In honour of "Jamie's Money Saving Meals", I thought I'd do a triple post with the results of my cookery exploits last week. It's nothing to do with my not being bothered to write three individual posts, no, not at all...
I've previously tackled naan breads twice before, both times from "Gordon Ramsey's Great Escape". But while they were okay, they were never better than that, and a lot of work as well. So, at the recommendation of Captain Ric, I tried the version from the Hairy Bikers' "Great Curries".
Well, it's fair to say that these were much more successful - a whole lot less work, a whole lot less time, and better results. Next time, I need to make sure I use finer salt, and I also need to make sure they're rolled thinner, but otherwise they were a resounding success. And they were also considerably bigger than the other version, which is a plus.
Seeded White Loaf
This one came from the "Women's Institute Big Book of Baking", which LC was given for Christmas but which I have shamelessly baked from. Shocking, isn't it?
Other than the baguettes I cooked a few weeks ago, I've never really tackled bread. And the truth is that I see little point in cooking 'basic' breads, by which I mean the standard white or brown loaves one could buy from the supermarket. After all, you can't beat them on cost or on time, and unless you're pretty good you're unlikely to beat them on taste. And they go stale far more quickly. The one advantage is that you get to control what goes into the bread, which means you get to skip all those nasty additives... but, for me, that's just not enough to justify the effort.
(Perhaps if we had a bread maker, that would be different. But we don't use enough bread to justify that expense, and the unit could never come close to paying for itself. Besides, the fun of making these things by hand lies largely in, well, making them by hand, which the bread maker removes.)
But that's okay. There's way more to bread than just the basic white or brown loaves, and so I found myself tackling this seeded white. And it was easy to do - mix, knead, prove, knock back, shape, prove, bake. And the result was great - a nice, tasty loaf ideal for dipping in soup. It lasted two days, but probably wouldn't have gone beyond that... but that was okay, because it only lasted two days anyway.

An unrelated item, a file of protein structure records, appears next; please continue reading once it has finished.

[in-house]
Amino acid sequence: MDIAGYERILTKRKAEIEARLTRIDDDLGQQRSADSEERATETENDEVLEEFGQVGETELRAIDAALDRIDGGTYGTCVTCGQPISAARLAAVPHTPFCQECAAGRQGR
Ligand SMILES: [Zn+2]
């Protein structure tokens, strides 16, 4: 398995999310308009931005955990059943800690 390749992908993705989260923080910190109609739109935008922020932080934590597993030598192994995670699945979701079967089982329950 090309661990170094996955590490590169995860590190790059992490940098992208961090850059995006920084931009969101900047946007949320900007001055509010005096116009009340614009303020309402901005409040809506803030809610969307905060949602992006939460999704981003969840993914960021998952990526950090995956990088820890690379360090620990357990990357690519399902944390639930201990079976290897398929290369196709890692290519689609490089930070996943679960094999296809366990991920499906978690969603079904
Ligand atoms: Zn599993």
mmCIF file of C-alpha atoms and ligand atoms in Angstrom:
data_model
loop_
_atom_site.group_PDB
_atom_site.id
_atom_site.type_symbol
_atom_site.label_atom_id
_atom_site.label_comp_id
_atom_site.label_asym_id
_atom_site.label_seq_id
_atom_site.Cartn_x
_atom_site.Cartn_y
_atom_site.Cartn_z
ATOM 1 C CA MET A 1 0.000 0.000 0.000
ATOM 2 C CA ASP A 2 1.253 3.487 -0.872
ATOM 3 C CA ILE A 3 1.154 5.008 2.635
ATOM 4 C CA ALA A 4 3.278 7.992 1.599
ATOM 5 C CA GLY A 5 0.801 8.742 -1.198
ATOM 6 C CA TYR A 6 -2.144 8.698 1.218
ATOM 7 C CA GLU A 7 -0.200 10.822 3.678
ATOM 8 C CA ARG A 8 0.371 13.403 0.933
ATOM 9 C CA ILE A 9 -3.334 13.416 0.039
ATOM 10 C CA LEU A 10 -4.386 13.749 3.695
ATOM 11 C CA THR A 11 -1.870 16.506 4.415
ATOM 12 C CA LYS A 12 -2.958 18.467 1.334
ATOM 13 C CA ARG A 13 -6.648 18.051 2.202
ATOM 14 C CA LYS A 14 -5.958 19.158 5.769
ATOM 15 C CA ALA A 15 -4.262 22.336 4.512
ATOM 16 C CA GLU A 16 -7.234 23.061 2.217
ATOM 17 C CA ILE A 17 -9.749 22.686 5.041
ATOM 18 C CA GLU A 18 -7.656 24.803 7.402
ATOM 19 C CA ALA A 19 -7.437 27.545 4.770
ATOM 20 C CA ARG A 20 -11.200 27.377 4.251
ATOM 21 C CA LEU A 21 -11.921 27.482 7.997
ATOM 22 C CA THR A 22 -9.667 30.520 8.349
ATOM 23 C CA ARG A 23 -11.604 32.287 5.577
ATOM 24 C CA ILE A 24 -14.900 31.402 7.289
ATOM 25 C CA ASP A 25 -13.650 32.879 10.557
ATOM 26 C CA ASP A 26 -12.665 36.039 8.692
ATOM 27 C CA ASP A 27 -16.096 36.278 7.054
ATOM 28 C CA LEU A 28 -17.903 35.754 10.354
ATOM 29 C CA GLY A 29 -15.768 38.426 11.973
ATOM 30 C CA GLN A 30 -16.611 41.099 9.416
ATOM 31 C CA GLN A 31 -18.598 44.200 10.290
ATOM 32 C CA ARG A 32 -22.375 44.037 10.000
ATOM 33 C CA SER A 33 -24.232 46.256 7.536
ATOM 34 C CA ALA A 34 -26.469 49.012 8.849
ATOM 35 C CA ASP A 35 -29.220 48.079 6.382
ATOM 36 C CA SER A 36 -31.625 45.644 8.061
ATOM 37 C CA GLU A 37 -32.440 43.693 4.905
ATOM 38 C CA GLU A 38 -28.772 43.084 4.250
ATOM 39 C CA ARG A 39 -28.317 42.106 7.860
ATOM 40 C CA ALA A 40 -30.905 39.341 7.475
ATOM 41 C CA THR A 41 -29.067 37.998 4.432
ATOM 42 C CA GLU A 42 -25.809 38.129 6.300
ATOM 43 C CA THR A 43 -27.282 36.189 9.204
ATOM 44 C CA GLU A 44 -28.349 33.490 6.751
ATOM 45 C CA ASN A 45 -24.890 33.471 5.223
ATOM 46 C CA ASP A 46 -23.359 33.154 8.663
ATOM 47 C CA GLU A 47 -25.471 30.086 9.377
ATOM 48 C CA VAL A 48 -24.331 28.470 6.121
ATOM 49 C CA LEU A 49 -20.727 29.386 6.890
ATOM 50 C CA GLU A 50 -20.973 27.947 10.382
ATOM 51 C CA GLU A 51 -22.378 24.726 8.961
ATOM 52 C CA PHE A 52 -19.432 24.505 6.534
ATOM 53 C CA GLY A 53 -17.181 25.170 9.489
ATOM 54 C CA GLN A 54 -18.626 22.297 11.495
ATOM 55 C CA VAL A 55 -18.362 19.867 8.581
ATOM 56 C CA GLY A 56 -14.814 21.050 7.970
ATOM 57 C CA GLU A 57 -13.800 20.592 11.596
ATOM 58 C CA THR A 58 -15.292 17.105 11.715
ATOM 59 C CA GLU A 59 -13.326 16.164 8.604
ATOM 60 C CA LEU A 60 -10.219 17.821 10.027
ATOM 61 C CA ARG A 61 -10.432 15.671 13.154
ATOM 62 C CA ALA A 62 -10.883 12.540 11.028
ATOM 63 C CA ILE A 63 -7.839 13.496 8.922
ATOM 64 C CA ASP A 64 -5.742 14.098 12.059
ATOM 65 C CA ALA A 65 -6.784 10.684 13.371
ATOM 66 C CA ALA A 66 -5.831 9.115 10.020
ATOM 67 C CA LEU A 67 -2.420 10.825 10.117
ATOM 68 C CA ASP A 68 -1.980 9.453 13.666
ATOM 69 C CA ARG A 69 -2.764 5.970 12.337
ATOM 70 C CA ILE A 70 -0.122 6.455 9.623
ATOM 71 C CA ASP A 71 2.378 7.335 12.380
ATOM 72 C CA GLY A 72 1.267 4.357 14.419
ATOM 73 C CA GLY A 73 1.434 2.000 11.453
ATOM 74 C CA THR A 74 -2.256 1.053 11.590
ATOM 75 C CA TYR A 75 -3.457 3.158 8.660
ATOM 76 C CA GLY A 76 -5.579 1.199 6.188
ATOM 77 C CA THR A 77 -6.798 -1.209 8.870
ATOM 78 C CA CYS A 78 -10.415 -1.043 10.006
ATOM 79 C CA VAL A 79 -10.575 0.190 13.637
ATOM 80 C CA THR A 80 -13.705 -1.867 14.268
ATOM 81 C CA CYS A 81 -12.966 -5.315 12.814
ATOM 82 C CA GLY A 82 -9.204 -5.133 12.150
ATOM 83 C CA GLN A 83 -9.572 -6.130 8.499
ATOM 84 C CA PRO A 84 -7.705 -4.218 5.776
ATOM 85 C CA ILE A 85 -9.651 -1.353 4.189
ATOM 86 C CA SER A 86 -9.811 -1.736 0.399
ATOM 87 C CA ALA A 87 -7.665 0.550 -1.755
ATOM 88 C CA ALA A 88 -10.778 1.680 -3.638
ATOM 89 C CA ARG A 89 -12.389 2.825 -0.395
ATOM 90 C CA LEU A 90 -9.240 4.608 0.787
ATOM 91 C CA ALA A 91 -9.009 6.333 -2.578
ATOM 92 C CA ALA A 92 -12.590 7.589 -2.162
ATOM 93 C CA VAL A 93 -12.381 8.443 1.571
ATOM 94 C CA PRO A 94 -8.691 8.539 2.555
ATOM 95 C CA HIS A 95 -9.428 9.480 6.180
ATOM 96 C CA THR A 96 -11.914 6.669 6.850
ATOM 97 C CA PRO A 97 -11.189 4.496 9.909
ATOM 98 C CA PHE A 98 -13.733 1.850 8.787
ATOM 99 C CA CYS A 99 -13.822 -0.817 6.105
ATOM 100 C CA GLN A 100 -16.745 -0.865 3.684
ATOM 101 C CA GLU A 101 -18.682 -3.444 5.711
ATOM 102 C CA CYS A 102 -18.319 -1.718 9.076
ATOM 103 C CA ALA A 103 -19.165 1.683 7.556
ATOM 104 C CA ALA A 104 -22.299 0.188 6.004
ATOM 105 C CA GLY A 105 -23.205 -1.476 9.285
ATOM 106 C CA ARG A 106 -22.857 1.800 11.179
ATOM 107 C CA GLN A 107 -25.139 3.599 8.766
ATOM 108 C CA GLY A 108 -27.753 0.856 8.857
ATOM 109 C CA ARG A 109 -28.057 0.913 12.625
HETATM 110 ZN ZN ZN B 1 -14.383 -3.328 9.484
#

The lack of pictures in the WI book was slightly unfortunate - it would be nice to know what I'm making. Other than that, the book is very good, and certainly much better than Paul Hollywood's "Bread", which I'm afraid I would have to recommend against.
Roast Chicken with Lemon & Rosemary Roast Potatoes
This one was a real experiment, not because I've not tackled roast chicken before, but rather because I was cooking in Lord Chocolat's kitchen (we were staying there at the weekend). The recipe itself came from "Jamie's Dinners", which I was using as it was the most familiar of the options available in said kitchen.
The process of this one was pretty simple, albeit time-consuming. Unfortunately, I misjudged the time involved, such that the meal was 'ready' far too early, but that's not a huge problem. I also have to question Jamie's quantity of potatoes, which was way too many for four people. (Should have stuck with the "four people... four potatoes" formula, or close to it.)
However, the worst problem was that when the food was 'ready' and we came to cut the chicken, we found that it was undercooked. I fear I must have misread the oven setting, or something like that. So the chicken, which was now open, had to go back in. When it came out again, it was now cooked, but it was also browned in places it should not have been. A shame, really.
Taste wise, the meal was pretty good. The potatoes, in particular, went extremely well. The chicken tasted good, too, though it was rather dry due to the mistake in the cooking. I served with some simply-done peas and carrots, though these were nothing to write home about, and some gravy that was more... gloopy than I would have preferred.
None of which was Jamie's fault of course - just a problem inherent in cooking in someone else's kitchen. Still, I'd defintely be willing to try this recipe again.
(In fact, for the past while I've been considering doing a BIG roast every weekend, in order to harvest lots of leftovers for lunches and the like. But I'm not quite there yet...)